September-October 2016, Volume 13, Issue 5
Recruitment Across the Spectrum
Published on: August 24, 2016
One of the most important aspects of ASH’s mission is the commitment to recruit and retain the best talent in the profession. This goal is even more profound as there is a need to attract a diverse group of individuals to embark on careers in hematology. Thanks to the dedicated efforts of the Committee on Promoting Diversity, the Society has been doing an excellent job of diversifying the pool of new hematologists and drawing in medical school students leaning toward hematology careers. The work of the committee emerges in part from the understanding that a representative workforce benefits everybody, in areas ranging from patient satisfaction, to improved participation in clinical trials, to innovation in care and treatment. However, the Society recognizes that there is much more work to be done to build and sustain a truly diverse biomedical research workforce.
There have been countless studies showing that there is a disproportionately low percentage of minorities going into training, medical practice, and on to faculty positions. For example, in 2013, according to the Association of American Medical Colleges, Black or African American and Hispanic or Latino individuals made up only 11.5 percent of all biomedical doctoral degrees, while these groups comprise more than 30 percent of the overall population. As recently as 2010, less than 10 percent of all medical school faculty in the United States were African American or Hispanic. And in 2015, a U.C. San Francisco study found that “since the 1993 NIH Revitalization Act … less than 2 percent of the 10,000-plus cancer studies have included enough minorities to be relevant,” according to the National Institutes of Health’s very own inclusion standards. This stems from the lack of minorities in research, who are more likely to conduct research in minority populations and more likely to gain these communities’ trust.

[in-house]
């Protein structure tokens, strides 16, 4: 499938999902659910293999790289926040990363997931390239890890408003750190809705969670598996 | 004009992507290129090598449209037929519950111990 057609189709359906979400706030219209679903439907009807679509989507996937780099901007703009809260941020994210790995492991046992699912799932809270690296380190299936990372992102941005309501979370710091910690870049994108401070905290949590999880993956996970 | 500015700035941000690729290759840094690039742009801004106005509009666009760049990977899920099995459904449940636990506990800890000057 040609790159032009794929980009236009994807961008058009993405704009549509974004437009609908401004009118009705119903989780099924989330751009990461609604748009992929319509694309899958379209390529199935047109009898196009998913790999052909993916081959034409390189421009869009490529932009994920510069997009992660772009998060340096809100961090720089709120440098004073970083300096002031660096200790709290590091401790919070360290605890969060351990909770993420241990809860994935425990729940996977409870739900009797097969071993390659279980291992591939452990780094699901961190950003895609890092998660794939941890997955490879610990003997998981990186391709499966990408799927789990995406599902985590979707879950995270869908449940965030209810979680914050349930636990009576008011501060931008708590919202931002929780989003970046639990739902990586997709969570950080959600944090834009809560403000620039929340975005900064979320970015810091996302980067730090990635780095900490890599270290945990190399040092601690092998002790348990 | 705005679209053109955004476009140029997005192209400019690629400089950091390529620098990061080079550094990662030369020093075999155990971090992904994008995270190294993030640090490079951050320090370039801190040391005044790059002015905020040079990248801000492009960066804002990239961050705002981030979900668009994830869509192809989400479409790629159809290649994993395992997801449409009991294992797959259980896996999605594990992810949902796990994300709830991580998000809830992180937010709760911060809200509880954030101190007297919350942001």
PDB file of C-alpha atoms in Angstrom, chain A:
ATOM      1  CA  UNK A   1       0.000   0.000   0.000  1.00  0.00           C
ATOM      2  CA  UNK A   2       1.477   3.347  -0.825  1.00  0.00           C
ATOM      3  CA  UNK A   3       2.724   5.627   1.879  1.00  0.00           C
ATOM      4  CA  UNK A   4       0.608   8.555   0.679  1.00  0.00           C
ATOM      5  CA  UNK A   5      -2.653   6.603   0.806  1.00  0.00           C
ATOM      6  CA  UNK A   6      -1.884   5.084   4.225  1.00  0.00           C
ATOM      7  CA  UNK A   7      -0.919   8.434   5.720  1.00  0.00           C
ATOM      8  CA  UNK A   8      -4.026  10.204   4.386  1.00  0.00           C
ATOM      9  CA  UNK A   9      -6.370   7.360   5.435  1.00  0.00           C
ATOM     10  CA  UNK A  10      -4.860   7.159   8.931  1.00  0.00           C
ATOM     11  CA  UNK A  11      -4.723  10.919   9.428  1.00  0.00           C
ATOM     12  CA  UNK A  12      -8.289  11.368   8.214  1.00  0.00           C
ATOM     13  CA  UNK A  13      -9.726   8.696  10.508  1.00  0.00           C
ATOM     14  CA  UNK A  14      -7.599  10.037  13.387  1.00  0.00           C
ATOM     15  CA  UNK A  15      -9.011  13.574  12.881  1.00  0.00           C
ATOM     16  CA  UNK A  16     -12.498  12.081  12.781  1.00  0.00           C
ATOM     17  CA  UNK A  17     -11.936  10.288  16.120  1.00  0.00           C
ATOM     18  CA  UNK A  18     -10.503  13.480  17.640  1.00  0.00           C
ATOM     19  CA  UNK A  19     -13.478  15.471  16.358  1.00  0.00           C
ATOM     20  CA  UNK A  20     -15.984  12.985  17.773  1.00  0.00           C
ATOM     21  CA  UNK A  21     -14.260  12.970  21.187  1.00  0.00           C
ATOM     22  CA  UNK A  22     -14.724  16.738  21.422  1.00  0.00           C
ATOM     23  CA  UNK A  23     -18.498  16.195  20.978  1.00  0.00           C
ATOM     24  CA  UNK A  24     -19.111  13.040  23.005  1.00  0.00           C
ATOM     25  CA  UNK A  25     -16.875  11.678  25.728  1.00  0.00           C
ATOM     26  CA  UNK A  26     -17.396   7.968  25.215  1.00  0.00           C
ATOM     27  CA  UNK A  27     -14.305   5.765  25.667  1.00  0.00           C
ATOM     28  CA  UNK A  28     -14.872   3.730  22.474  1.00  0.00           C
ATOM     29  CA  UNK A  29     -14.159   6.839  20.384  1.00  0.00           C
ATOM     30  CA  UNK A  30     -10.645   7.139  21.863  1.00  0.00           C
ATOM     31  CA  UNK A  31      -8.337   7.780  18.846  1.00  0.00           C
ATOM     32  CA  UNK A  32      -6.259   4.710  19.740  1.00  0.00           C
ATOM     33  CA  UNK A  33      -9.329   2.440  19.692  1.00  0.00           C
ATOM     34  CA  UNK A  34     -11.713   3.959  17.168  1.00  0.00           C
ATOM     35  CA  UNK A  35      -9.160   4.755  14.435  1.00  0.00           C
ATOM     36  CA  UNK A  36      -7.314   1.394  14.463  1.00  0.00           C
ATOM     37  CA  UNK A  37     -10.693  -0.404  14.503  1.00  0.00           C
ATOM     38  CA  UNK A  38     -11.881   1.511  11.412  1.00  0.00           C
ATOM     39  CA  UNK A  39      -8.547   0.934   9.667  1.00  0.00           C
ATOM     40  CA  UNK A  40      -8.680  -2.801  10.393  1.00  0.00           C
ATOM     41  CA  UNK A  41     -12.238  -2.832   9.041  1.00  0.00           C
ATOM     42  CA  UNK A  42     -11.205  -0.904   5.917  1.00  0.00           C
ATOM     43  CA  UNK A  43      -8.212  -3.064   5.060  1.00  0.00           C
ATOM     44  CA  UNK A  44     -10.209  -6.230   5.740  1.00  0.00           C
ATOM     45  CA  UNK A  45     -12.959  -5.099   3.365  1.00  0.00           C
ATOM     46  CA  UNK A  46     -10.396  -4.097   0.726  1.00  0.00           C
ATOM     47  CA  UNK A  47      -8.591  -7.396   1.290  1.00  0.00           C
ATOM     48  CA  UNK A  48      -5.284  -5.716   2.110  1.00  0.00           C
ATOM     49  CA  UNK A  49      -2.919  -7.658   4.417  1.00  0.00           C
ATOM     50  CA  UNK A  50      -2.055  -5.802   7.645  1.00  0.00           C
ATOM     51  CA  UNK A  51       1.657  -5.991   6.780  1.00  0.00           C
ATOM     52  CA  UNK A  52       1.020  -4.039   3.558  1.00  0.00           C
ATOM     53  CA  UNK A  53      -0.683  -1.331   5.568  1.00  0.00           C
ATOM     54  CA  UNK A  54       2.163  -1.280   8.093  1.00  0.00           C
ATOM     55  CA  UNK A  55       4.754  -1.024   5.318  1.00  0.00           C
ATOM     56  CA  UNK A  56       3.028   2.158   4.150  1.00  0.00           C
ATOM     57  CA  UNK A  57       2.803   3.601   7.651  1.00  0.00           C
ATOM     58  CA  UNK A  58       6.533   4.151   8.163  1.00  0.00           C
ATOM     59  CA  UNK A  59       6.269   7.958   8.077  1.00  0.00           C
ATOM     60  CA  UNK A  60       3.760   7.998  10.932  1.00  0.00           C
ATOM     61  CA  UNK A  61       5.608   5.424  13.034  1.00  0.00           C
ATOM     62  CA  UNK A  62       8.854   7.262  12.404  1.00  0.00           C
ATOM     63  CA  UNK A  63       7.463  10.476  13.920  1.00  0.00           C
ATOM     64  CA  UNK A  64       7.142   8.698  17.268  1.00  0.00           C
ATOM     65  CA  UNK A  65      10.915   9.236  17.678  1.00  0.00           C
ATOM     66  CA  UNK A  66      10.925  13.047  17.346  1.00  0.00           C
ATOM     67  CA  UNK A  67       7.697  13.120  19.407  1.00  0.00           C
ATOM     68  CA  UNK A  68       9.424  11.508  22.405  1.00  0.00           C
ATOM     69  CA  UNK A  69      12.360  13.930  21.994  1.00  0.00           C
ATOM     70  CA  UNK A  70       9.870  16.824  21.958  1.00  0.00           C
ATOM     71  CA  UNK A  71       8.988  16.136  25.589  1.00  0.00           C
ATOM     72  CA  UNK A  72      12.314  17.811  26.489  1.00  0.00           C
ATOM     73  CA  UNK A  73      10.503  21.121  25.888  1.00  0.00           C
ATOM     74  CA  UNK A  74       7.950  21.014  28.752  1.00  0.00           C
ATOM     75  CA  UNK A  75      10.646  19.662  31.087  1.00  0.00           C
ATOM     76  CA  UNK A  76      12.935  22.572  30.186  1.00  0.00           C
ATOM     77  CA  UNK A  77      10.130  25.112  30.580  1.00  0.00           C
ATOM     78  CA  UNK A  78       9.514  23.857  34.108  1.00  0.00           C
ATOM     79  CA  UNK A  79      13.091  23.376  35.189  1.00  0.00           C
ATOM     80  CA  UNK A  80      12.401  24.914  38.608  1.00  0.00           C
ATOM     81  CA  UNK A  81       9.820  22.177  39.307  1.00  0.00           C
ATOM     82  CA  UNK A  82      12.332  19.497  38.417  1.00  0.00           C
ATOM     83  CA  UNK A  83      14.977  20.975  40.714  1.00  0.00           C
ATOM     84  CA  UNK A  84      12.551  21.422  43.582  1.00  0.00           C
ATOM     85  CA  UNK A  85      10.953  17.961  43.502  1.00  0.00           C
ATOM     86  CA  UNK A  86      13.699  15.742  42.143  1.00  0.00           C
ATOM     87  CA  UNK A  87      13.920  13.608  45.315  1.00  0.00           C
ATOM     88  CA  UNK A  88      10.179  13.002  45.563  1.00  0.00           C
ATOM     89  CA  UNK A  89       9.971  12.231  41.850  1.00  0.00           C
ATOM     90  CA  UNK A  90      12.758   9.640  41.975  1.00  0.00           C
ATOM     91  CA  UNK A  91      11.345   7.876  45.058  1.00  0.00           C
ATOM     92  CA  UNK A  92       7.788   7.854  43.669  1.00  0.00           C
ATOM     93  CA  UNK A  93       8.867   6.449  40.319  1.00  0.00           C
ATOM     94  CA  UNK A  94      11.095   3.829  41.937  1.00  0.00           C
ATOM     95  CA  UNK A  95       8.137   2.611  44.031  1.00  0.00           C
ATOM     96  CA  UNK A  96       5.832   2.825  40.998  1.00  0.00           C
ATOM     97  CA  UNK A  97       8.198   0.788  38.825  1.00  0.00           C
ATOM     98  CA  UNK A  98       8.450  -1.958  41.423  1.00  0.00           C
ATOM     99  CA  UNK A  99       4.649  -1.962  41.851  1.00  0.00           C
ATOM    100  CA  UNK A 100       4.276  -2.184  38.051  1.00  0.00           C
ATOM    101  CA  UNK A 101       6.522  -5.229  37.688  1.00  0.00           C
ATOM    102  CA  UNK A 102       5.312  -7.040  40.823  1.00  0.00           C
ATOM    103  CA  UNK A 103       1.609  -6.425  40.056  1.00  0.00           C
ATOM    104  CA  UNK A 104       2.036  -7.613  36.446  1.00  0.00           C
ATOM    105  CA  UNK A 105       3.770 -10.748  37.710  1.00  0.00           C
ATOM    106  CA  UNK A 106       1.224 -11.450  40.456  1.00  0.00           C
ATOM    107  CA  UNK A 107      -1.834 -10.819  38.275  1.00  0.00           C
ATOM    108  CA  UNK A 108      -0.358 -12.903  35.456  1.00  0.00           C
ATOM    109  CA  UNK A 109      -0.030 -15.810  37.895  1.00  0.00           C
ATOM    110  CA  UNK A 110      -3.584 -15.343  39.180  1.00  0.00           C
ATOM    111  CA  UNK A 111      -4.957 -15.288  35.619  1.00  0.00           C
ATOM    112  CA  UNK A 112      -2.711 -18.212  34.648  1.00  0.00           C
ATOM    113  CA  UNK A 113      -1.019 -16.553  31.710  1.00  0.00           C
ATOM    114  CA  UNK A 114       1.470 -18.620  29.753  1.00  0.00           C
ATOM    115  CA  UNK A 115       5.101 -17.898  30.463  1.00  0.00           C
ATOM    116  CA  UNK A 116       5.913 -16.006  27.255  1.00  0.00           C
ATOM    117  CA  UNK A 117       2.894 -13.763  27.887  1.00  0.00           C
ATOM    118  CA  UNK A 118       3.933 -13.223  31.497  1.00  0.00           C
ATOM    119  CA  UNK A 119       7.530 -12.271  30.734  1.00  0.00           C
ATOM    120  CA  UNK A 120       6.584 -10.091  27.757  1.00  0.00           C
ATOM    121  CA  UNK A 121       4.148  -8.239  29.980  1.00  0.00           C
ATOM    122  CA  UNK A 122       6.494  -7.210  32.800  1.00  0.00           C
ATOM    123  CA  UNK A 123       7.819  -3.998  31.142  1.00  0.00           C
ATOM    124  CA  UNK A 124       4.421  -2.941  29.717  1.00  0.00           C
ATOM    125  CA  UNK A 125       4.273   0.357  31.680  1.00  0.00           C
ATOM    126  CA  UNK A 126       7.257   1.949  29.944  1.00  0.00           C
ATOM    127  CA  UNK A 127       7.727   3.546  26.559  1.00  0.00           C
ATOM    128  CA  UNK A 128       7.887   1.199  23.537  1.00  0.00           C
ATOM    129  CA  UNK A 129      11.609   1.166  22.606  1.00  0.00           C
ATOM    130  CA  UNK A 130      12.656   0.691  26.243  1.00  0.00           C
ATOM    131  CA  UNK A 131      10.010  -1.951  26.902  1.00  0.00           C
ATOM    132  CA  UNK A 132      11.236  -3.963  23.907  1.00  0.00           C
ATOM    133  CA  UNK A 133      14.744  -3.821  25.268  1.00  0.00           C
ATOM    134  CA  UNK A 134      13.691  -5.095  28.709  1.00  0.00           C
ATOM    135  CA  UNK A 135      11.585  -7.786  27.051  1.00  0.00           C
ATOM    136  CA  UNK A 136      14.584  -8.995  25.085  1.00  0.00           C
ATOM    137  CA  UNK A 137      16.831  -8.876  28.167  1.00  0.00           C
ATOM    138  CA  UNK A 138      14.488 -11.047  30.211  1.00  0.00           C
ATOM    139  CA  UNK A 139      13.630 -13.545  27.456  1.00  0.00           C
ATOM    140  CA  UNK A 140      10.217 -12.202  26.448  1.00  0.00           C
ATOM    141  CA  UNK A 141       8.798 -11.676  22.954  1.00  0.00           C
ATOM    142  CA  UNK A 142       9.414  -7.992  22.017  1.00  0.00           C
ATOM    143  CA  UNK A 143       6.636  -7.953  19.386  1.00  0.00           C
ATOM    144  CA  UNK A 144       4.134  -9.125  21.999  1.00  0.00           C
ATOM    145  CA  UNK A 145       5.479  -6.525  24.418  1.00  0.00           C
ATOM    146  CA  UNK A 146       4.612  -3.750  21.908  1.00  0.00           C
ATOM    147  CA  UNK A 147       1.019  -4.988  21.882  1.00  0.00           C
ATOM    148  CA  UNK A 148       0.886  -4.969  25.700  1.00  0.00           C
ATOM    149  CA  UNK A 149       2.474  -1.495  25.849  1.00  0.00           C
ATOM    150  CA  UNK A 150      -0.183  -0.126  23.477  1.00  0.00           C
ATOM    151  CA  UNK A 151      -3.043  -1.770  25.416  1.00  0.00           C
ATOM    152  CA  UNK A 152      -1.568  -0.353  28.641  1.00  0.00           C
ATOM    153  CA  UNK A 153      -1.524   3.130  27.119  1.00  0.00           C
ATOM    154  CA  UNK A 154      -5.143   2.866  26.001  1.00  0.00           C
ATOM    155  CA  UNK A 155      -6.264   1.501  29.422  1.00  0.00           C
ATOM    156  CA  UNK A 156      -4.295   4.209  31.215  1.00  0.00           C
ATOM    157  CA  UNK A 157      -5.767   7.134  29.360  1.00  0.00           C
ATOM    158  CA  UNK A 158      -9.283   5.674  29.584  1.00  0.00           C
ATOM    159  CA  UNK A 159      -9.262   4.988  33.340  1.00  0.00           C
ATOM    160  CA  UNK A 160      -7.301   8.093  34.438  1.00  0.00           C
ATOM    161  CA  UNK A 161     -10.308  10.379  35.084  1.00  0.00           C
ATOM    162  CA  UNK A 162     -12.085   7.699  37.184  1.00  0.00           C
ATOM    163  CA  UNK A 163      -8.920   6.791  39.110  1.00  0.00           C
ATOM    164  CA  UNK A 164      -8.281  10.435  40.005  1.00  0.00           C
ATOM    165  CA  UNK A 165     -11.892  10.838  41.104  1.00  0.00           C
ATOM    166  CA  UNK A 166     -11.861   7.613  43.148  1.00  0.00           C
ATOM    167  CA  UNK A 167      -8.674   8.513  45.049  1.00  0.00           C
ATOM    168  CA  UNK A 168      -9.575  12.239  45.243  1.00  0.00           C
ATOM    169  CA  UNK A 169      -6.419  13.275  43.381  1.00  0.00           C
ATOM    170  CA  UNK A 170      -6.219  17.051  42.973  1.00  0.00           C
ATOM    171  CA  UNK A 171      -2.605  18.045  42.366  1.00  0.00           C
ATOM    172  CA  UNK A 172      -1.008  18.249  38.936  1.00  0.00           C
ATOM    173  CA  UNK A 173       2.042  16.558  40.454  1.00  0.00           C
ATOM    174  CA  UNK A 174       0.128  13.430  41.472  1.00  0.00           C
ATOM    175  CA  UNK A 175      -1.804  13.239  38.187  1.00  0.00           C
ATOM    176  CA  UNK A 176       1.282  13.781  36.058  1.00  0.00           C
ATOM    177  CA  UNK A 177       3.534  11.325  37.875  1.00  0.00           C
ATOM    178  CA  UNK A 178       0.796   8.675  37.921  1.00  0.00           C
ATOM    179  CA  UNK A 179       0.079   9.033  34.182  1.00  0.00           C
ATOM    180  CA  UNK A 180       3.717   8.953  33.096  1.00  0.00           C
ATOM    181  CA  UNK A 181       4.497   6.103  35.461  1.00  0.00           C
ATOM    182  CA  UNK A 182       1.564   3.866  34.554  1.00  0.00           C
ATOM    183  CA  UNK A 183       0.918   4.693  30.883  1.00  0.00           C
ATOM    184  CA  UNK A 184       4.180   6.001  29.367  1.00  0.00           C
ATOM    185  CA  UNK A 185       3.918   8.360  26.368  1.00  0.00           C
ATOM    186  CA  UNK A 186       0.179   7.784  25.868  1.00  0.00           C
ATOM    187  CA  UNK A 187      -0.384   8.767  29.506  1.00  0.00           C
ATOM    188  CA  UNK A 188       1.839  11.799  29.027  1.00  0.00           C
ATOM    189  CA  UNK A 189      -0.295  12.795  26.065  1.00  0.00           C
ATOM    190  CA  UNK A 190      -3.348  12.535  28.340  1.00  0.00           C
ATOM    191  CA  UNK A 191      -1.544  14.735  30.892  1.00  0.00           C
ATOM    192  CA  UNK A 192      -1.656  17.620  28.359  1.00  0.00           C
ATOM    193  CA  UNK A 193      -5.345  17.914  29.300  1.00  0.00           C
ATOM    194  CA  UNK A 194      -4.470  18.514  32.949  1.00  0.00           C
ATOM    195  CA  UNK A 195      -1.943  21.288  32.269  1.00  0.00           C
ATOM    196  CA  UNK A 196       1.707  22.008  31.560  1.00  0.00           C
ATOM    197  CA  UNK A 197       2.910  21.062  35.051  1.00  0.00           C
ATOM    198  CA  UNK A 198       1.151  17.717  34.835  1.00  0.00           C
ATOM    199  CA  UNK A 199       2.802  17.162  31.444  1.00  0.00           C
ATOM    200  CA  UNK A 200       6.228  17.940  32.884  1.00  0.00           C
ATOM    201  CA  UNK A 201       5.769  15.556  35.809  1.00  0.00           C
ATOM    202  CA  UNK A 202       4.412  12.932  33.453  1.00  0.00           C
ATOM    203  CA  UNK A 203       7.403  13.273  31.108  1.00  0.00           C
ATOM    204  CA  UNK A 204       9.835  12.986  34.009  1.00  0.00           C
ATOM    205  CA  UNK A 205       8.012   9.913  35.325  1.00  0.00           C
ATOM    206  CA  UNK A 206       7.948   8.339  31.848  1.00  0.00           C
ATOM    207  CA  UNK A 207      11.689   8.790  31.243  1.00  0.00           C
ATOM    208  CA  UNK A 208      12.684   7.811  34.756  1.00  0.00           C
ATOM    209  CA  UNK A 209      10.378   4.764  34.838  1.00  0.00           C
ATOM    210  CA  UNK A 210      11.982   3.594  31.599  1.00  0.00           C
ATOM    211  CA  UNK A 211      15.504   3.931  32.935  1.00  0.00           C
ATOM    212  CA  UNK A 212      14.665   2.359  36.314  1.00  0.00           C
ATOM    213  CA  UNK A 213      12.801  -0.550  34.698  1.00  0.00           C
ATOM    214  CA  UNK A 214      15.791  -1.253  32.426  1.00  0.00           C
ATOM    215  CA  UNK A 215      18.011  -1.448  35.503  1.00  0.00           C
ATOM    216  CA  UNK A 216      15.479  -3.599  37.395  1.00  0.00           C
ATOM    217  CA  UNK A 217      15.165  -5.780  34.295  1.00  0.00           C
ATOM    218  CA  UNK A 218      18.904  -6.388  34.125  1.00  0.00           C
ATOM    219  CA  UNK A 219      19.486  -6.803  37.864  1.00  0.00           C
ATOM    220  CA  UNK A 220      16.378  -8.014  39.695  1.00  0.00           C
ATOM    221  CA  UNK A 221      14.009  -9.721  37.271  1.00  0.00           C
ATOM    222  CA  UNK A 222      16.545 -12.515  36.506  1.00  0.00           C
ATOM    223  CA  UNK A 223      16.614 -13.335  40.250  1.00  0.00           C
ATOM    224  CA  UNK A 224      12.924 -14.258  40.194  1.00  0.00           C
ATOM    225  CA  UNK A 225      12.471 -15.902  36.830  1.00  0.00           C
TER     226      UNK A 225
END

We all might recognize that these patterns are unacceptable, but as a Society, we are called to do something about it! Closing these gaps means creating the right opportunities for diverse communities of students and trainees. It means opening up new pathways for under-represented groups to witness and experience the richness of our field and to bring their passion for science and patient care into the world of hematology. ASH’s Minority Recruitment Initiative (MRI) represents a vehicle for progress, a way for us to get involved and bring about change, and a seamless pipeline for talent that extends from medical school, to residency, to faculty.
This year, ASH announced three new programs to turn these ideas into reality. The greatly popular Minority Medical Student Award Program (MMSAP) will expand beyond its traditional summer timeframe, into a more flexible 12-month period. The new Minority Resident Hematology Award Program will provide research opportunities in hematology to residents in training, with funding to complete an eight- to 12-week project, also taking place over a flexible 12-month period. Projects can be either laboratory-based or clinical. Lastly, participants in the ASH Institutional Representative (AIR) program will represent ASH locally within their own institution and/or at institutions within close proximity. Participants will advise trainees and hematology faculty on ASH award programs, facilitate the application process, and meet with trainees at all levels to discuss careers in hematology and provide career advice. These new programs will be rolled out in 2017.
All throughout this year, I and others have extolled what an exciting, fascinating time it is to be in hematology. If you want to help spread the word to those who are new to the field while promoting diversity, get involved with the MRI as a mentor, encourage students and colleagues to apply for MRI programs, and stay up to date on the AIR program in the coming months. Visit www.hematology.org/MRI to learn more.
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